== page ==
Mississippi bill to study changes to state disenfranchisement laws unanimously passes House but dies in Senate
A bill to establish a special committee to study the possibility of allowing people with nonviolent felony convictions to vote died in the Senate. Sen. Elections Chairwoman Sally Doty, R-Brookhaven, declined to take up the House bill and said that the issue is not a priority for the Election Committee this year. The House had recently passed the bill 120-0. The committee would have consisted of lawmakers, representatives from the secretary of state’s office and the department of corrections, and a prosecutor and a public defender.
Mississippi has the second highest disenfranchisement rate in the nation. Currently, individuals convicted of any of the 22 crimes listed on the secretary of state’s website (some violent and some non-violent) are permanently stripped of their voting rights. Mississippians may only regain their right to vote by executive pardon, or by convincing a state legislator to personally author a bill restoring their individual voting rights. That bill then has to pass both houses of the Mississippi Legislature by a two-thirds vote. Since 2013, just eight people have had their rights restored compared to 35 people in 2004 alone. One of the authors of the House bill, Rep. Tommy Reynolds, D-Water Valley, said, “it is not workable to go to the Legislature for each person wanting to get voting rights restored.”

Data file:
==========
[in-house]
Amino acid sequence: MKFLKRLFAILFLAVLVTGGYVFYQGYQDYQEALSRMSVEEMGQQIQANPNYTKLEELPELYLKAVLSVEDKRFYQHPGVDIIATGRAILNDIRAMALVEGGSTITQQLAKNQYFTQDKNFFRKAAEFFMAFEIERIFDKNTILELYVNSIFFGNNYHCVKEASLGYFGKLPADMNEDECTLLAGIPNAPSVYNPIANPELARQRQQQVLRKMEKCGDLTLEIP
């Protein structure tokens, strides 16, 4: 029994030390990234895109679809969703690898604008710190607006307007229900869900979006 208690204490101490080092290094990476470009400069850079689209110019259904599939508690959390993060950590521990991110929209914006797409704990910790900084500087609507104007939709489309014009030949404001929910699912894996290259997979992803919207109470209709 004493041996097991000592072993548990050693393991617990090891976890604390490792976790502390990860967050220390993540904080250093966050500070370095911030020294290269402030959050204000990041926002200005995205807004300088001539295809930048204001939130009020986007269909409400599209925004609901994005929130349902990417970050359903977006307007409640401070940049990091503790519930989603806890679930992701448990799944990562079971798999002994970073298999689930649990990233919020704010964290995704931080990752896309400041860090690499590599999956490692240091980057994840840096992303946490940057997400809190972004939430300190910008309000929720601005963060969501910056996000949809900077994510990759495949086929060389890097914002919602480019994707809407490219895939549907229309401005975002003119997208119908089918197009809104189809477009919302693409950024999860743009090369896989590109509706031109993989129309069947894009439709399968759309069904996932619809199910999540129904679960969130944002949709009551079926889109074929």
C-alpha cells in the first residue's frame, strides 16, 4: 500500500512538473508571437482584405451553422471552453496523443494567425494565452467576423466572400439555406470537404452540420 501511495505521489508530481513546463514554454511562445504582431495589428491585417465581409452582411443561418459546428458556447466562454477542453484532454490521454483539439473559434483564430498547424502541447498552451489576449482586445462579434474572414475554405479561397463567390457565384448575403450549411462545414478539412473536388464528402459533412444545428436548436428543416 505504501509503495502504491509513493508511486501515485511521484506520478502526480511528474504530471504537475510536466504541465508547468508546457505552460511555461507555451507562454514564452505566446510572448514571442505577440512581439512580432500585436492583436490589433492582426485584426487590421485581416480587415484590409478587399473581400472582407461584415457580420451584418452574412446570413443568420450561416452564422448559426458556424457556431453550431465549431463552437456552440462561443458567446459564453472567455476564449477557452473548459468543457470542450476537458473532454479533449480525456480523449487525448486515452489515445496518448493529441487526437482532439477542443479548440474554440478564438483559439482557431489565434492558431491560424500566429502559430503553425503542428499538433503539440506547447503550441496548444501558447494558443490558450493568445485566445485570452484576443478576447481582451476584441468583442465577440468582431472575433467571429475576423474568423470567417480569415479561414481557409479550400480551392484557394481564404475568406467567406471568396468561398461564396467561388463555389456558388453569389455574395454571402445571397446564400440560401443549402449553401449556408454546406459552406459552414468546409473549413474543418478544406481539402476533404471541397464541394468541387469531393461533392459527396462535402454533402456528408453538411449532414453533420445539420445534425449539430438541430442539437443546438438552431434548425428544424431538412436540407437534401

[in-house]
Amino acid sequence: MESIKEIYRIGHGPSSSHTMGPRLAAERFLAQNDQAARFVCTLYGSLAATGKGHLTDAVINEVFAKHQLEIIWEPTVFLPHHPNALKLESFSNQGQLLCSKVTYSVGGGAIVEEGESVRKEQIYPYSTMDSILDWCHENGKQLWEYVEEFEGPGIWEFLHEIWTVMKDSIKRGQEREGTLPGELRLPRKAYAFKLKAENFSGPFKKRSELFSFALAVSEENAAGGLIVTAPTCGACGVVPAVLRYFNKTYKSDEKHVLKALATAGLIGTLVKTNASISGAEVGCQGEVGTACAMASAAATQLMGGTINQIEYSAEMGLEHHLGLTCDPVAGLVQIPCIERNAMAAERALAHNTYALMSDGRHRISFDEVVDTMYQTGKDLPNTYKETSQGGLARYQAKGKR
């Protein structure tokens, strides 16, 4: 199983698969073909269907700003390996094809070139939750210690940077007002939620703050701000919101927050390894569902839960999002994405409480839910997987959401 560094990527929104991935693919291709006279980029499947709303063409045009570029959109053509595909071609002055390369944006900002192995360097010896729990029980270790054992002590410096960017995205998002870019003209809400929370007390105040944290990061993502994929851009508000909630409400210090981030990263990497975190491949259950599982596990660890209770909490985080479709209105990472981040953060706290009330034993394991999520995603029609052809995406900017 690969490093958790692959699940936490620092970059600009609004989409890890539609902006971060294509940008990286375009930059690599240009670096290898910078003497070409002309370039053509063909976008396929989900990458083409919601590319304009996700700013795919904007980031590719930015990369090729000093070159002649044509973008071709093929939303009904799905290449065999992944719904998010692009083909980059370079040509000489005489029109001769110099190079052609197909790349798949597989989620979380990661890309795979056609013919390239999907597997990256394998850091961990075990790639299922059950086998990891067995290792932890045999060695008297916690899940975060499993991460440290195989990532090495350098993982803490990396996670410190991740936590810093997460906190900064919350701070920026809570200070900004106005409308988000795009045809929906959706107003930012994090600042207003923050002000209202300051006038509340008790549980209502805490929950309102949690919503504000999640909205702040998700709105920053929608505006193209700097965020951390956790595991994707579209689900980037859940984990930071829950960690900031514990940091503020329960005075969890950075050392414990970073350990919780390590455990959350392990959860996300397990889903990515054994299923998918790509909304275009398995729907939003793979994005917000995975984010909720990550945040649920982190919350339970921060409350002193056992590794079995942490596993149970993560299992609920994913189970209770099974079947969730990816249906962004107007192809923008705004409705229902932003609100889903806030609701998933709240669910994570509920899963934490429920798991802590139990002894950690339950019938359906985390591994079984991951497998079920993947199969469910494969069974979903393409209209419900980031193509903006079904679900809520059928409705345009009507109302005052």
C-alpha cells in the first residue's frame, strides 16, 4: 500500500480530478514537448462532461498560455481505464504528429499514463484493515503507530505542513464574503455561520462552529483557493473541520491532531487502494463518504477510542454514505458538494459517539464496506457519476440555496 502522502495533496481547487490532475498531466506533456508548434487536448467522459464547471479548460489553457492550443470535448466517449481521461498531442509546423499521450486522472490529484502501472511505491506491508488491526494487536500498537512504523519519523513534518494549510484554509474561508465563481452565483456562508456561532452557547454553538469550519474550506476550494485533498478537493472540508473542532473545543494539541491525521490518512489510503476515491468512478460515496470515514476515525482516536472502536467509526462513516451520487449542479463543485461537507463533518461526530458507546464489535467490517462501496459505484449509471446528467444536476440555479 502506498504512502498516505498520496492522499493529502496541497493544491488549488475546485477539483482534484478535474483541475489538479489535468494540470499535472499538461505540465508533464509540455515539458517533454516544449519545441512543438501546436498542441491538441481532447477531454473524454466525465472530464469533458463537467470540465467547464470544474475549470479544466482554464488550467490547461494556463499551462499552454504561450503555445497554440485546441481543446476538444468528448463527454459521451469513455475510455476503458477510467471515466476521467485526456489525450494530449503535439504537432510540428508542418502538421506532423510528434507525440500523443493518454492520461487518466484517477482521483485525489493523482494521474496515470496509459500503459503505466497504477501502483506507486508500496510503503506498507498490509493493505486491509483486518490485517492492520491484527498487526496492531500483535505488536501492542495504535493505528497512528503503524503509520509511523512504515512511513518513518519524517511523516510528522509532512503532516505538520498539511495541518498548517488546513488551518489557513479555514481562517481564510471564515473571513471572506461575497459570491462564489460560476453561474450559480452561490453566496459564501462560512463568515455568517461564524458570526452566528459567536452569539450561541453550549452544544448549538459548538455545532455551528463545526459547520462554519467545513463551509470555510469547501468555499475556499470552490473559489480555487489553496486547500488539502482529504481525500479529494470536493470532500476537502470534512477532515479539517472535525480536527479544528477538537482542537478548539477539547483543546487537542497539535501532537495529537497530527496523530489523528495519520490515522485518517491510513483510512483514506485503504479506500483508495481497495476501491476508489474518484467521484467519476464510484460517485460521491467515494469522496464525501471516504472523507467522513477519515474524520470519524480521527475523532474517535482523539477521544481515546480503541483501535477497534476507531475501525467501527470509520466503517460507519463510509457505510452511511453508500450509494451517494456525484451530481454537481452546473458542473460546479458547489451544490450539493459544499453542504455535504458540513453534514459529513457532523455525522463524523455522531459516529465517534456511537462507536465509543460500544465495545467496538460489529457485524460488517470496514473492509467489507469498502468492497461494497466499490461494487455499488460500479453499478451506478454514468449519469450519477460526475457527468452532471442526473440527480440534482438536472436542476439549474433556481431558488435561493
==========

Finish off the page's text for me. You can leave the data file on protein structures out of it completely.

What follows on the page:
Rep. Reynolds also said there is a precedent for a mass restoration of voting rights for people with felony convictions in Mississippi. In 1948, Mississippi passed legislation to restore voting rights for World War I and World War II veterans with felony convictions. “We never did that for the forgotten war, Korea, the Vietnam War, and we have not done that for the young people who served in Iraq and Afghanistan,” said Rep. Reynolds.
Half of Nebraska counties give misinformation on how people regain voting rights
In 2005, Nebraska reduced its indefinite ban on post-sentence voting to a two-year waiting period. Recent legislation introduced by State Sen. Justin Wayne, D-Omaha, aims to remove this waiting period and eliminate the unnecessary confusion around voting rights restoration. A 2016 study by the ACLU of Nebraska—conducted over a decade after the 2005 law changed— found that election officials in 47 of Nebraska’s 93 counties gave misinformation about voting rights for people with felony convictions.
In an op-ed in the Lincoln Journal Star, former Nebraska lawmaker DiAnna Schimek highlights the disproportionate impact felony disenfranchisement laws have on low-income communities and people of color, and how confusion around voting rights restoration impacts which communities have a voice in the government. “As a matter of principle, a democratic society should never condition the ability to vote on a person’s income or race,” said Schimek. “Eliminating the two-year waiting period will help our state uphold this essential principle.”